10 July 2008

The Google-Yahoo war should go to WTO, not Washington

I chanced upon this post by the Silicon Valley's respected Net-watcher Om Malik, and it seems he has forgotten his days in Delhi. Basically, he wonders if the war over Google's alliance with Yahoo (and by implication, Microsoft's acquisition/merger attempts) should go to the regulators -- by which he means Washington's powers-that-be.
The Internet is a global medium, and I don't quite fancy US-centric people holding forth as if the rest of the world does not matter. They have not learnt their lessons from Vietnam/Iraq, whatever...


So, here is my beginner's guide to anyone commenting on the Google-Yahoo saga

1) The US is not the only nation in the world. It is one of about 150. George W. Bush doesn't get this. Do you?

2) Google is a global search engine and Yahoo is a global media company. The World Trade Organisation (WTO), not Washington, is the place to decide anti-competition issues on this.

3) Online advertising is not the only kind of advertising. Google's share should be measured as a part of global advertising revenues in all media.

4) If online ads are to be treated separately, let it be done only for US IP addresses and let there be technologies to segregate and analyse all this. (That will give use to more startups.Wow!) Or else, revenues should be segregated on the basis of geographical origin.

5) Google is leading the process of creative destruction in the global media industry as a whole. Anything disruptive in this nature is by definition pro-competition until such time as it acquires critical mass in market-share. And digital ads have only just begun!

6) If Microsoft's desktop market share in OS or the browser war is not a problem, why should Google's online revenue share should be?

7)In the case of document standards, the International Standards Organisation showed the way to go. Let there be a similar global discourse (oops, do they use this word at Stanford? Must ask my friends from Oxford). This should be done at the World Trade Organisation.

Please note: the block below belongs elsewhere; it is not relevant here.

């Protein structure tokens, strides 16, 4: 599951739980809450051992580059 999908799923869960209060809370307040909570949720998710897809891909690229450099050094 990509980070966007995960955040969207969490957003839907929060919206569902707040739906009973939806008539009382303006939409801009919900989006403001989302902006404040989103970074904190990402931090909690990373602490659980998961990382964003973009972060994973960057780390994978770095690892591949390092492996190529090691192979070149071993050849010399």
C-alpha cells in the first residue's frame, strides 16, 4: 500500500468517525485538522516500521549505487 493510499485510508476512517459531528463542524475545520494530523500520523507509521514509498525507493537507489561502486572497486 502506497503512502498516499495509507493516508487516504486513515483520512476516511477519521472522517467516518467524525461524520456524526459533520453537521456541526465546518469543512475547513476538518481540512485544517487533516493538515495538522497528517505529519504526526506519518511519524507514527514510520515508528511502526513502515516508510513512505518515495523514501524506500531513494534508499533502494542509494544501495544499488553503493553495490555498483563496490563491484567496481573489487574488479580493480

Geneva, not Washington, is the place to decide this. And Mountain View and Wall Street are small dots on Google Earth.

Or how about the United Nations, Om?

1 comment:

sunilmalhotra said...

For a short moment let's reflect upon the US point of view. After all their perceptions have always been the world's realities. Most of what the US 'knows' about the rest of the world is a figment of Washington's imagination. (Even their figment can be so huge - if you've ever tried to finish a meal America, you'll know I'm talking about scale - that it gains the proportions reality to them). Wasn’t it the US that invented "Virtual Reality"?

So the US reality gives them the power to rule the world.

After all ...

1. They are the only 'superpower' in the world. Therefore they are superior to any body - WTO, UN,unameit.

2. Power corrupts and absolute power corrupts absolutely. What do you think being a superpower does? Oh! and isn't might right?

Sunils theorem:
Virtual Reality + Power + Corruption = Denial (a.k.a delusion, hallucination, stuck in a time warp, the ostrich syndrome.)

Now let's look at it from the outside in. What gave US the power that corrupted. Numbers right?

OK so US has the largest -
- number of people in a single country. Sure. They should then rename it China.

- Geographical territory. Sure. They should then rename it Russia.

- number of billionaires. Sure. It doesn't matter to the rest of the world how many zillionaires you have.

What can Washington with it’s billionaires in tow buy with their money power in a world where the currency has changed from money to freedom of choice.

They can buy information, control aerospace, destroy nations, put a man on the moon, produce box-office grossers, control the media and perhaps own or trade every other materialistic asset.

But try using money to buy wisdom. Especially the wisdom of the crowds.

UN or WTO, Washington or Shanghai, WMD or Taliban. Don't try to be the conscience keeper of the world.

Let the people of the world decide for themselves and use the money to give effect to their decisions.